This Sunday (Fifth Sunday after Easter) is “Rogation Sunday” and the next three days are “Rogation Days.” Rogation Sunday is the day when the Church has traditionally offered prayer for God’s blessings on the fruits of the earth and the labours of those who them. The word “rogation” is from the Latin rogare, “to ask.”
It was Bishop Mamertus of Viennes, France, who came up with the idea of setting aside the Monday, Tuesday, and Wednesday before Ascension Day to ask not only for God’s blessings but for His protection. During the years when Mamertus was bishop (461-475), France was struck by a series of natural disasters, floods, fires, earthquakes, and plagues, as well as by rioting, looting,and invasions. Mamertus called for three days of prayer and fasting, in the hope that God would forgive the people for their sins and protect them from further catastrophe. He led processions on these days, asking God to bring them peace, good weather, and a bountiful harvest.
The idea caught on, and by AD 511 the custom of holding processions with litanies on these three days, had spread throughout the country. Soon the entire Western Church was observing the Rogation Days.
For most of human history, faith in God was inseparable from agriculture. The very word ‘agriculture’ refers in origin to the religious culture that is centred on the cycles of planting and harvesting. God created a world in which cycles of planting and harvesting. Moving away from this cycle moves us away from God.
What frees us from living ‘hand to mouth’ also gives us a sense of freedom from having to depend upon God. We don’t feel we have to trust God because we have science, technology, insurance, savings and modern medicine. All of these things can be viewed as gifts to be received with thanksgiving and used faithfully. But these things can also become idols that we trust and depend upon instead of God.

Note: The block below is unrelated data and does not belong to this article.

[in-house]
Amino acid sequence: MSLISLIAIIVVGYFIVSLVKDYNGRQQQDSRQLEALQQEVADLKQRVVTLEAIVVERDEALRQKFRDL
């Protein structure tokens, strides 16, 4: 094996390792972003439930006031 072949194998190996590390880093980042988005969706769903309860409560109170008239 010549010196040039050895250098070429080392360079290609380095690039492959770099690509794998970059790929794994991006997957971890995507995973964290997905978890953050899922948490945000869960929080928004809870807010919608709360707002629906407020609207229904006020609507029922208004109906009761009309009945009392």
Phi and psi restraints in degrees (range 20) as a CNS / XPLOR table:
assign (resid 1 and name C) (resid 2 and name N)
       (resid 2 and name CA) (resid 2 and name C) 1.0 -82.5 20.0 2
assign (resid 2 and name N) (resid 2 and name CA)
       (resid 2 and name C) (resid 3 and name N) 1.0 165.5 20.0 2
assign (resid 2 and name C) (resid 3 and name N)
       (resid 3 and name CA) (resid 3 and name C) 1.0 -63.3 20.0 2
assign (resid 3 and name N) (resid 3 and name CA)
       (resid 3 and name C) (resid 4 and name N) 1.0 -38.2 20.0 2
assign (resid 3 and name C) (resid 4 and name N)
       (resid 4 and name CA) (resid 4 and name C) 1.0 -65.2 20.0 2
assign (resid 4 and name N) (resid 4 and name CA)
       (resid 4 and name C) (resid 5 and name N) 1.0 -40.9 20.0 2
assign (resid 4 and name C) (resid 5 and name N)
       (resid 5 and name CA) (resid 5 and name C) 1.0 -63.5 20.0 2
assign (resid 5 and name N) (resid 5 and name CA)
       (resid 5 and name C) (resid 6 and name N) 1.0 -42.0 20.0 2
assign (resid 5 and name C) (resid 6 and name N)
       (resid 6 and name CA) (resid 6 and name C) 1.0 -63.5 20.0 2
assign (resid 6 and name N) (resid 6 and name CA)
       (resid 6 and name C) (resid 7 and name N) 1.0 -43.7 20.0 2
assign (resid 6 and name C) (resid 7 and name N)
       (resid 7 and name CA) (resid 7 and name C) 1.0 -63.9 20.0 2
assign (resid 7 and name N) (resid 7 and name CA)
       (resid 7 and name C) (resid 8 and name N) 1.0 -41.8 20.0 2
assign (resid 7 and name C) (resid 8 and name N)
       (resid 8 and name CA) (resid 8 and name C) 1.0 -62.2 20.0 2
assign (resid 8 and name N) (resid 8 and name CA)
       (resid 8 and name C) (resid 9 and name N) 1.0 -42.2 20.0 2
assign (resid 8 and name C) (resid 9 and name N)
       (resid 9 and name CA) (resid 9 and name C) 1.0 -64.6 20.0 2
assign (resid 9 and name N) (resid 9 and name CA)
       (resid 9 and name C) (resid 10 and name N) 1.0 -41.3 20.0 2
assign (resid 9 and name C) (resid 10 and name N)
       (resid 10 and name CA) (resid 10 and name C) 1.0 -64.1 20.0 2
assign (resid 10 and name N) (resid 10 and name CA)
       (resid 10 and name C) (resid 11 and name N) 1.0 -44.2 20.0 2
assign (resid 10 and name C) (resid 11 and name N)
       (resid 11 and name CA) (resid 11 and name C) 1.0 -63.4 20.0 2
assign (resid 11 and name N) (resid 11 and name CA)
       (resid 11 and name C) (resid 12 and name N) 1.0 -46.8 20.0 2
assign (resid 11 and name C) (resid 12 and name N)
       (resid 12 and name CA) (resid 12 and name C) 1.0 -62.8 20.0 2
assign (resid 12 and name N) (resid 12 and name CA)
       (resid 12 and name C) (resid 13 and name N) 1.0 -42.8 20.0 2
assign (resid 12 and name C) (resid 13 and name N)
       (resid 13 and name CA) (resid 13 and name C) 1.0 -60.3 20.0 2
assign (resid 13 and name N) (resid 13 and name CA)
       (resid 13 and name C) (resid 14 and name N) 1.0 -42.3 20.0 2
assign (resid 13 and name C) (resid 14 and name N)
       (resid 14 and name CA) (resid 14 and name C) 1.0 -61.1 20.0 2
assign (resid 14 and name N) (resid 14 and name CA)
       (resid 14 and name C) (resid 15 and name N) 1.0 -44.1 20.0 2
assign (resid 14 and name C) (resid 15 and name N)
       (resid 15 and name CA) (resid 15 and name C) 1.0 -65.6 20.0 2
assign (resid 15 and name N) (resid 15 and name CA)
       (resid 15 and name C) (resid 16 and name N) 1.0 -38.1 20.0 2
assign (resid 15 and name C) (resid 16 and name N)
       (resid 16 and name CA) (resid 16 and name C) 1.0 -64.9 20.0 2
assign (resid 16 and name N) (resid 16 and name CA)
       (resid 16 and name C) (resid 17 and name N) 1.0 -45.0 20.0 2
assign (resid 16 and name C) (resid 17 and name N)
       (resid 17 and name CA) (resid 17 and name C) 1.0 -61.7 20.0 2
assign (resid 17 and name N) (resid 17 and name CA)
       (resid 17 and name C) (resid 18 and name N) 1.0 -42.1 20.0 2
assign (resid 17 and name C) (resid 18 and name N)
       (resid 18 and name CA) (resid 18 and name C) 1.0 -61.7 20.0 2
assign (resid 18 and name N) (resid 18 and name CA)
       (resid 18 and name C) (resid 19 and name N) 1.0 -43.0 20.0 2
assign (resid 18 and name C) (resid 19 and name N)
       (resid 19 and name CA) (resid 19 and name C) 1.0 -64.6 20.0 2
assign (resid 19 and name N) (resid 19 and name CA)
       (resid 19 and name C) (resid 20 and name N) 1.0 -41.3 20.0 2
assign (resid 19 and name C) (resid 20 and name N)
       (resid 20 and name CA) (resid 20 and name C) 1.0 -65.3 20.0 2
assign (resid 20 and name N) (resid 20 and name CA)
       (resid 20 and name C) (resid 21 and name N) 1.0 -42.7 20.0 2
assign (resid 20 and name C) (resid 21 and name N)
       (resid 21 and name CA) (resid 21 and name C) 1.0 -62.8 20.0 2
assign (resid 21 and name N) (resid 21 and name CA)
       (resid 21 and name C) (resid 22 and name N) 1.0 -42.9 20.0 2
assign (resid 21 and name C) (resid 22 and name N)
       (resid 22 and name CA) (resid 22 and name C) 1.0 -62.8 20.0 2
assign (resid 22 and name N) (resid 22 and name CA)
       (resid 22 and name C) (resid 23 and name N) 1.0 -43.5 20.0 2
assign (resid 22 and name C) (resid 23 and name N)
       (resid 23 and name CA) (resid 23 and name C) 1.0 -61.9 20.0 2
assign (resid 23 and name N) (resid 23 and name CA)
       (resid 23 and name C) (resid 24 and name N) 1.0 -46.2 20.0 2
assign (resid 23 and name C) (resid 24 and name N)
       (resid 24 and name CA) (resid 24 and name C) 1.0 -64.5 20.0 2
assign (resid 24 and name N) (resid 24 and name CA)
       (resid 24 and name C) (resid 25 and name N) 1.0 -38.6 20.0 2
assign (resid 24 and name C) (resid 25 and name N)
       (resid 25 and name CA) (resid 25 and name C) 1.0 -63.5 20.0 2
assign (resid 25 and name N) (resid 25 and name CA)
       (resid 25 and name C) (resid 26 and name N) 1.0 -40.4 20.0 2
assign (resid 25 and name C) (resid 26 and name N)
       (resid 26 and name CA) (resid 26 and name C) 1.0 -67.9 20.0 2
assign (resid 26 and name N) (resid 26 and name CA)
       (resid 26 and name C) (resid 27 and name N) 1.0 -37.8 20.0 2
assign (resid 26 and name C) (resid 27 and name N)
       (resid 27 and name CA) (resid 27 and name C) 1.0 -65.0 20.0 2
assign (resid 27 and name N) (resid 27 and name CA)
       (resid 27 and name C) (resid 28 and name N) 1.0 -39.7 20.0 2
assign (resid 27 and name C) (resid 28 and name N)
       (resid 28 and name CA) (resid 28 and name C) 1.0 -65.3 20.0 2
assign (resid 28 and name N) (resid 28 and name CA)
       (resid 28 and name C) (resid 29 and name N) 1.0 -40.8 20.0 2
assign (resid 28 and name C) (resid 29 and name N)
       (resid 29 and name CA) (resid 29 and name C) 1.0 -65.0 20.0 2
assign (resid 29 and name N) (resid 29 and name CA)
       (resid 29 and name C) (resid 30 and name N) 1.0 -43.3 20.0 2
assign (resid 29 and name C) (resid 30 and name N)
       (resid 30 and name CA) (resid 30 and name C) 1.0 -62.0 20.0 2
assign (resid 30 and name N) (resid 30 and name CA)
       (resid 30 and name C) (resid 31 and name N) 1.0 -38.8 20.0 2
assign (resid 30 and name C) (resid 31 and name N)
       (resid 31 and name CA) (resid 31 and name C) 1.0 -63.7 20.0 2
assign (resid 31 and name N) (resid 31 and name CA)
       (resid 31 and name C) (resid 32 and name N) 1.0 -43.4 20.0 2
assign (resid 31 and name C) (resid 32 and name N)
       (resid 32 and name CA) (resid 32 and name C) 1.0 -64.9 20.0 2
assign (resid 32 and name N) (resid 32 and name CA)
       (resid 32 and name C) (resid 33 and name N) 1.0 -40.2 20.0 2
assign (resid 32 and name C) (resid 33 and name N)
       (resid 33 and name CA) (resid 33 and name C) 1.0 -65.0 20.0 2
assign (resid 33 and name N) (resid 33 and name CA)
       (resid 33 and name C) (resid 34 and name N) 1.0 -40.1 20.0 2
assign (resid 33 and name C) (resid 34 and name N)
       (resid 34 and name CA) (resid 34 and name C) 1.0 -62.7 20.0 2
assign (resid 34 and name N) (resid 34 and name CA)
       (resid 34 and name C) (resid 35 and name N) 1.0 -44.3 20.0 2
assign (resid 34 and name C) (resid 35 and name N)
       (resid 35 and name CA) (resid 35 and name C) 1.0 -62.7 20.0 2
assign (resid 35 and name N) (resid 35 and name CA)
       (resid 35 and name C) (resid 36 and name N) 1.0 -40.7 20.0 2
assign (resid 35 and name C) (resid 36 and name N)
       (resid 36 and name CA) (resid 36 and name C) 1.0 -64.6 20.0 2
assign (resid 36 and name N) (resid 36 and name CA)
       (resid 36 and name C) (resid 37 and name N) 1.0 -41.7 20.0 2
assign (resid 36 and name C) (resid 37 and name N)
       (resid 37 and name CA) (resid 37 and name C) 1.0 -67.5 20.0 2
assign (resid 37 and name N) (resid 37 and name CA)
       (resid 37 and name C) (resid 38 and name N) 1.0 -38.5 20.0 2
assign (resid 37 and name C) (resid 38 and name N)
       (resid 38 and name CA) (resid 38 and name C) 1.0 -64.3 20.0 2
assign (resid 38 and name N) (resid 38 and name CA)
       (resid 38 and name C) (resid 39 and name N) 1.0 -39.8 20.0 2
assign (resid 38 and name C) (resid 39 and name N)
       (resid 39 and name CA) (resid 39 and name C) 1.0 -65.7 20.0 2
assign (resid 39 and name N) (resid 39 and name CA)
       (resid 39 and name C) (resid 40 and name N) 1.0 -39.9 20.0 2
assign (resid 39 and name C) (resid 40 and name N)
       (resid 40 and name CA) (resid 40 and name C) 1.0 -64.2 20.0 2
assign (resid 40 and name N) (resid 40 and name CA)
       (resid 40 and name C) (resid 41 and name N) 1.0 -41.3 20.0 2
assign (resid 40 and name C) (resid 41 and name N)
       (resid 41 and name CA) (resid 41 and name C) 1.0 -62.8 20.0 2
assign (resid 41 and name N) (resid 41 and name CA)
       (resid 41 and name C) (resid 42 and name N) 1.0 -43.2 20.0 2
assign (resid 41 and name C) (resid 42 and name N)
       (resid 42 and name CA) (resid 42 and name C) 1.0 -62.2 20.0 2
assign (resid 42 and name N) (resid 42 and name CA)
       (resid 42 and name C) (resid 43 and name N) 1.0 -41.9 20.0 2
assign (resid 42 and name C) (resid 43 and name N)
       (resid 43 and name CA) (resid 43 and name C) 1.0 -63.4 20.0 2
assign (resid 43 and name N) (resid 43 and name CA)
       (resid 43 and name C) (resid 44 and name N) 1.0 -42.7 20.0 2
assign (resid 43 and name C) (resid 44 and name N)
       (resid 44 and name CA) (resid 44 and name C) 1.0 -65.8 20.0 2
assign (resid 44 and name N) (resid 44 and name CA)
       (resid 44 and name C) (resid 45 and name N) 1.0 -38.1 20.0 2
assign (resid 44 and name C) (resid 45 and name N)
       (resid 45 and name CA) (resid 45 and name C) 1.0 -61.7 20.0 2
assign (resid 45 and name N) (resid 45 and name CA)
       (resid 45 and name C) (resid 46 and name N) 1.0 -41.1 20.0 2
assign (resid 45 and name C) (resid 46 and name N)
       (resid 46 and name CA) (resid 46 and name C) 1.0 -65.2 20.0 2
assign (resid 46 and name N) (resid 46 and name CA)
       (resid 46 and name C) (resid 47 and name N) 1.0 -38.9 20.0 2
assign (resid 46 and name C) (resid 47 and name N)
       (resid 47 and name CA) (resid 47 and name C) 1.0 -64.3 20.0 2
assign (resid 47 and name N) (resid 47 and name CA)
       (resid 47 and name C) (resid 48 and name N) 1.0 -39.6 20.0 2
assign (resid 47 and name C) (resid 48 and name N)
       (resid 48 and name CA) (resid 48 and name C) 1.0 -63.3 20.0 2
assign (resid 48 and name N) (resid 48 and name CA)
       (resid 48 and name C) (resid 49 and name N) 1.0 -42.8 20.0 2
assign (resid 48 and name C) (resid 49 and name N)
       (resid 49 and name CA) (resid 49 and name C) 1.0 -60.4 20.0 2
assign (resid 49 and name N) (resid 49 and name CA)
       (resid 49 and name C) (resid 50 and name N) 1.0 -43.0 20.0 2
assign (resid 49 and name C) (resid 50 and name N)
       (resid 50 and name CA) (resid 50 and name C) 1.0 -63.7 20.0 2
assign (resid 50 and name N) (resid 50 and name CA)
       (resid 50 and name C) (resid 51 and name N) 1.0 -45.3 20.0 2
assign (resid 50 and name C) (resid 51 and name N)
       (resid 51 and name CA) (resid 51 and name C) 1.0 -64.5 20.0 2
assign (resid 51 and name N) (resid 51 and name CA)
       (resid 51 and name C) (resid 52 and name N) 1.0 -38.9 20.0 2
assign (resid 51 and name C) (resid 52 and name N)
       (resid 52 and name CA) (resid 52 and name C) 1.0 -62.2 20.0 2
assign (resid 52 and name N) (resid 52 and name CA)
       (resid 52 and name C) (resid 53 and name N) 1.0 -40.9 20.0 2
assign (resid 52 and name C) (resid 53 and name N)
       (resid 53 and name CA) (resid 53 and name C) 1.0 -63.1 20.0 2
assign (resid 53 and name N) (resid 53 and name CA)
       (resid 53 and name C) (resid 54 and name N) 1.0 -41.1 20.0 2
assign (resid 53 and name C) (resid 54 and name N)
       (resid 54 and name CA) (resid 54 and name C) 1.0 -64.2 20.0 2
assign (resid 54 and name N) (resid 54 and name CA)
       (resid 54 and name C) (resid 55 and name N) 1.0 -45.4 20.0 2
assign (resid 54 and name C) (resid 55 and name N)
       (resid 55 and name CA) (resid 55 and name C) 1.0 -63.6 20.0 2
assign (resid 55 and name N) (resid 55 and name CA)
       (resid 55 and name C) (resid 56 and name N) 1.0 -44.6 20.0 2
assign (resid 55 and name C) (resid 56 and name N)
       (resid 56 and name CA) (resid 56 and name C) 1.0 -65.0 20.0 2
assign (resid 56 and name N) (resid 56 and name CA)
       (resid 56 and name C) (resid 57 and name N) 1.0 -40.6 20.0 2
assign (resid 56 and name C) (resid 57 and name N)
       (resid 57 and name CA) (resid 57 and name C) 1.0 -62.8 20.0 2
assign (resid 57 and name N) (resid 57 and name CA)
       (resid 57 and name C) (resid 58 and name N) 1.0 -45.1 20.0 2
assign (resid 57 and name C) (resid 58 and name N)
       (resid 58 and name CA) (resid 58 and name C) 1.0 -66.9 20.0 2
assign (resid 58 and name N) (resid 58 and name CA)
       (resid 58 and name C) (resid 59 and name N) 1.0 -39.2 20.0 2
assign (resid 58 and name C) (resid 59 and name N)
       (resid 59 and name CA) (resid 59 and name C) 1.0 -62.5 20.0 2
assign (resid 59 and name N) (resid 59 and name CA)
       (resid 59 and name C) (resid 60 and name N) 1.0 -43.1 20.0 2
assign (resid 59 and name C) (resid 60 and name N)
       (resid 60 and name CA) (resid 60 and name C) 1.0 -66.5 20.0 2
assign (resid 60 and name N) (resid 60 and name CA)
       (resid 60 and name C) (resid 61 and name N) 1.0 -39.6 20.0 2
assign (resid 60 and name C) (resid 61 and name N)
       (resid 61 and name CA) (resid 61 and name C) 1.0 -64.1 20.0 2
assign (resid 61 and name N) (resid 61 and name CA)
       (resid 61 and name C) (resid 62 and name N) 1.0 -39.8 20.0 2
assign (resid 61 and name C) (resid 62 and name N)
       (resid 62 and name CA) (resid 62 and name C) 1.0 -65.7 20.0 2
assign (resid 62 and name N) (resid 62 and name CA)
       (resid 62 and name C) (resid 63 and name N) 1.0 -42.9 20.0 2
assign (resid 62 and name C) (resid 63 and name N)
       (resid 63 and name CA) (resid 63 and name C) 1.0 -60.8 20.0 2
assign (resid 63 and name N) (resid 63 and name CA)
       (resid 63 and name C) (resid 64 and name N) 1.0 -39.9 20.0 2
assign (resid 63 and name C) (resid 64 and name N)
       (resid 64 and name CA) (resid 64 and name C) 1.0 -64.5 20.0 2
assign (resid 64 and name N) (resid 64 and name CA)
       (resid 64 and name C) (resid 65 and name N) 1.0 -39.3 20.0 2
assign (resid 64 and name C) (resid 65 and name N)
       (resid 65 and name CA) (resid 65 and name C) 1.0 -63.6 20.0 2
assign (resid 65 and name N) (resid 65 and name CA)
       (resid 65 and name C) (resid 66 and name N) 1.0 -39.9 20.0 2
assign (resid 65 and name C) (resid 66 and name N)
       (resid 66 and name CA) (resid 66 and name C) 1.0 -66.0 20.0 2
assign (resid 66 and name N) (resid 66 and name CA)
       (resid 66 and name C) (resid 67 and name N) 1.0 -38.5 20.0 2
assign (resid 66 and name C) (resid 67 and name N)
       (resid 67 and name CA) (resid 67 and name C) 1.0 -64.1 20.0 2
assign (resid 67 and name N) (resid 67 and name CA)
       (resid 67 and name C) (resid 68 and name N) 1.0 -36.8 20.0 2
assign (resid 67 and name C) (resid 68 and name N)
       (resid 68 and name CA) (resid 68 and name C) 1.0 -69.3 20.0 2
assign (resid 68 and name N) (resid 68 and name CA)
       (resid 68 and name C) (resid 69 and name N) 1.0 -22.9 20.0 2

Rogation Sunday challenges us to reconsider the place of prayer in our lives. Prayer does not stand in opposition to work. Our Lord worked very hard but prayed constantly and intensely. St. Paul, who counsels us to “pray without ceasing” (1st Thess. 5: 17) also boasted that he “laboured more abundantly” than all of the other apostles (1st Cor. 15: 10).
Through prayer we remember who God is and who we are in relationship to him. We remember that our vocation is to do good work and never merely to make money. Through prayer we receive grace, wisdom, inspiration and direction; through prayer, we learn to listen to God; our actions come to be rooted in Christ.
There are too many things to do and not enough time; there are too many problems and the challenges are too big. Through prayer we learn that God has given us just the right amount of time to do exactly the things he is calling us to do. Prayer gives us the wisdom to sort out what is fruitful from what is fruitless and act accordingly.
This is the pattern of the liturgy. We come to the altar to offer our souls and bodies to God through Christ. We offer our confessions, intercessions, doubts and uncertainty. We offer to God the big, confusing picture. God gives us back forgiveness, healing, wisdom, strength, guidance and direction. He gives us back our particular vocation to do the particular good works that he has prepared for each of us to walk in. We bring to God our disorder and chaos; from this God brings forth the order and beauty of his new creation in our lives.
Human ingenuity may help us with efficiency and productivity; but a good harvest is still the product of prayerful dependence upon God, the giver of all good gifts.
Happy Rogation Sunday ahead, and let’s get ready to cry to the Lord.
Father Ed Bakker,
Anglican Catholic Church / Original Province
Mission of Saint Aidan of Lindisfarne